Medicine Meets The Microbiome
The moment a baby enters the world – even before its first breath – the tiny body receives a massive infusion of bacteria, viruses and fungi. For thousands of years, exposure to these microbes has heralded our departure from the largely sterile environment of the womb into the real world – and all its messy complexity. No longer alone in our own bodies, we travel through life with trillions of microscopic companions. But our invisible legions aren’t simply hangers-on; studies on the body’s ecosystem have revealed the key role that the microbiome plays in health and disease. And by treating the microbiome as an extension of the human genome, we gain thousands of new targets for therapeutic intervention.
Karim Dabbagh |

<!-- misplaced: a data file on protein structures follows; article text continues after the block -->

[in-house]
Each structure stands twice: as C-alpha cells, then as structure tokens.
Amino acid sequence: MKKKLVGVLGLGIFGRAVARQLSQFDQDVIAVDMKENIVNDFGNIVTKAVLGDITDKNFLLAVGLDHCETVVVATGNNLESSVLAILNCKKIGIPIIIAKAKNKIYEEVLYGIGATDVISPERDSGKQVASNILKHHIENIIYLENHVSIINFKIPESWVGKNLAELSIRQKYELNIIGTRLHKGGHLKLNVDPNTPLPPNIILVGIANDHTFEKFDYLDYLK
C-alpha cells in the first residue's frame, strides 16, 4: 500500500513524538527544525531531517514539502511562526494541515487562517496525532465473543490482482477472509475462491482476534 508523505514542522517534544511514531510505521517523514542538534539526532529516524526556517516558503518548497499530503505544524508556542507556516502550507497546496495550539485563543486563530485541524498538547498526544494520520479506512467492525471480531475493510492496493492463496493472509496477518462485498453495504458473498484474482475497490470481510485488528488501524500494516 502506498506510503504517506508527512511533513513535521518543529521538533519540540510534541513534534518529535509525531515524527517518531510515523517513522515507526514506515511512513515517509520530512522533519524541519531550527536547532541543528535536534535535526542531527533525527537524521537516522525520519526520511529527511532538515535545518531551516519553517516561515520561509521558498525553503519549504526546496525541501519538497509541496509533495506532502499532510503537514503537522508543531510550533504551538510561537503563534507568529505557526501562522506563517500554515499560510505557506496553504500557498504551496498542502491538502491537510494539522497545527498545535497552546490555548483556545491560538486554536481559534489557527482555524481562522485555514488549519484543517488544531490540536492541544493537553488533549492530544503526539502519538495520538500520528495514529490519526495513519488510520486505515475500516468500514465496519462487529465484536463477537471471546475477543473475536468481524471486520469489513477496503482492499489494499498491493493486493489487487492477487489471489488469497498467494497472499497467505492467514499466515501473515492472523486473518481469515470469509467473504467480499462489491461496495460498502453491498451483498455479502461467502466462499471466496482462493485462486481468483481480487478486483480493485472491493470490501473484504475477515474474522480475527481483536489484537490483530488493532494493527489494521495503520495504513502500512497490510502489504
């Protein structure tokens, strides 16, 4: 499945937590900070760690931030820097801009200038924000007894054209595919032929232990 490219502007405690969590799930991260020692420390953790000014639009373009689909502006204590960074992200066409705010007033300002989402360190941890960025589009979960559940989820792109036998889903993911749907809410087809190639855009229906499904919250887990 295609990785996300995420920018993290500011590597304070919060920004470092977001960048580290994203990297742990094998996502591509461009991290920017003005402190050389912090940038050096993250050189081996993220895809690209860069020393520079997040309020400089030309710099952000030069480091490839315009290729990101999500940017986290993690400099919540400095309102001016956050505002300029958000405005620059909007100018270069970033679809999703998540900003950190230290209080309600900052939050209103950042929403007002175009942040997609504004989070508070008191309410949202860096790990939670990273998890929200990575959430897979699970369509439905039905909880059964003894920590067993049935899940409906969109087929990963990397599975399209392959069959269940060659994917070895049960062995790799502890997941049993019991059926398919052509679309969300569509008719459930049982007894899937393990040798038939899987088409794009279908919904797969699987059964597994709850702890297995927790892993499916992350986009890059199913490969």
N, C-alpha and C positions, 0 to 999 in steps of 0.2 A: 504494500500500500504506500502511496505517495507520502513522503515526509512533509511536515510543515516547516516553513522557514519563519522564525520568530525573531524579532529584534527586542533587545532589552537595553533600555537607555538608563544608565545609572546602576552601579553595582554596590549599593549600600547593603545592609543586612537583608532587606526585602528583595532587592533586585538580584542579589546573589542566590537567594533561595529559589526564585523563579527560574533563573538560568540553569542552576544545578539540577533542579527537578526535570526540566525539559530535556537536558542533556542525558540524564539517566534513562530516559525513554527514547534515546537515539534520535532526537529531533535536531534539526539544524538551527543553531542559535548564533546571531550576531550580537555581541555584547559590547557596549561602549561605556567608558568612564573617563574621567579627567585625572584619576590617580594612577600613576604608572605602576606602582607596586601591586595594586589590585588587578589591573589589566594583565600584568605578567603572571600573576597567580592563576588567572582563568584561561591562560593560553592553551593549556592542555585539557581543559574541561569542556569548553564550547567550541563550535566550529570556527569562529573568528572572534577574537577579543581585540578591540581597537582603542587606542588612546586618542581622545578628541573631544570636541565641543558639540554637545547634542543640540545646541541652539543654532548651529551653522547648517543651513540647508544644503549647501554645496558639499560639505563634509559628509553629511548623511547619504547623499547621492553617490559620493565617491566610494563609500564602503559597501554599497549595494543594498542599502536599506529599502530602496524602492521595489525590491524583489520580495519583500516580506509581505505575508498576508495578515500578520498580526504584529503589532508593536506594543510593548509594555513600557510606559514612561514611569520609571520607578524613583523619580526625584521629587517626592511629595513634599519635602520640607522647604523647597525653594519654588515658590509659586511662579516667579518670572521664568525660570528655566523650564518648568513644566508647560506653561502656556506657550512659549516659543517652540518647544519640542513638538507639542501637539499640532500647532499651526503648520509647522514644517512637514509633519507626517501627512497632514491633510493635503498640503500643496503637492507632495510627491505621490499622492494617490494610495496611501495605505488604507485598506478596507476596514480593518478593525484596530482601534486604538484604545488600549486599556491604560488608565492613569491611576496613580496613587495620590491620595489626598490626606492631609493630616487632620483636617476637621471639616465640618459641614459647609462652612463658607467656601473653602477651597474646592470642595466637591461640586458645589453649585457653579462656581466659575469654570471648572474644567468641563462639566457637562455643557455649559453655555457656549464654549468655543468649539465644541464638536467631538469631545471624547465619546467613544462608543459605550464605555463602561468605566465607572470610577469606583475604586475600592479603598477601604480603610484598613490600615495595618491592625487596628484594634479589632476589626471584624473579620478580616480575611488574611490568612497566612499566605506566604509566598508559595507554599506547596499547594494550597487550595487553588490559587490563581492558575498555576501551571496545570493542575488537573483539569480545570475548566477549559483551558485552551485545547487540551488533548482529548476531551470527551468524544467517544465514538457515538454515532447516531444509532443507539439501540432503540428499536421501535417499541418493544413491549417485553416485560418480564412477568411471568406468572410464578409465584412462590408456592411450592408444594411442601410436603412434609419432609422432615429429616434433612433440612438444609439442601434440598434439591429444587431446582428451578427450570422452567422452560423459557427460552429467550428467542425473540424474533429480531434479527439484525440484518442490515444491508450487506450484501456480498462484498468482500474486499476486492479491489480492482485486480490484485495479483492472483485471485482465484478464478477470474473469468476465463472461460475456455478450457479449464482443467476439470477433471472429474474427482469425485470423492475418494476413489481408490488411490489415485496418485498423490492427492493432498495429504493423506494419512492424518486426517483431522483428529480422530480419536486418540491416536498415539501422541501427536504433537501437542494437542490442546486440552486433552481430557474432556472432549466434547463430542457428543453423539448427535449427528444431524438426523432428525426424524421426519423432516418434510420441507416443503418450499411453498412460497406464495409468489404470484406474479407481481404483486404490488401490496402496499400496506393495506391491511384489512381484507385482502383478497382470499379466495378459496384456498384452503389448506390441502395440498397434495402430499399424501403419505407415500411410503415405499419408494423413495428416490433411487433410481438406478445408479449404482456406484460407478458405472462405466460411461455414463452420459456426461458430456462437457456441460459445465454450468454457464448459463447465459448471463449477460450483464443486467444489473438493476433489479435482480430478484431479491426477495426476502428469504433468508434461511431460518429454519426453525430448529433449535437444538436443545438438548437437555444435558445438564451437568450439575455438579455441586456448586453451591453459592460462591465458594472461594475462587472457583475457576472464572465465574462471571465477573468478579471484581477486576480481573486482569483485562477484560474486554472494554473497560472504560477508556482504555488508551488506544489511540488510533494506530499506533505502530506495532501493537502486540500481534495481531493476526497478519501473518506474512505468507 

My interest in the human microbiome was sparked 20 years ago, when I was a fellow at Stanford University, studying immune system development and the environmental factors influencing the development of allergies and autoimmune disease. Back then, the microbiome was not the hot topic it is today. Next-generation sequencing had yet to hit the market and bacterial typing was still done by slow and laborious microbiological methods, so progress was slow.
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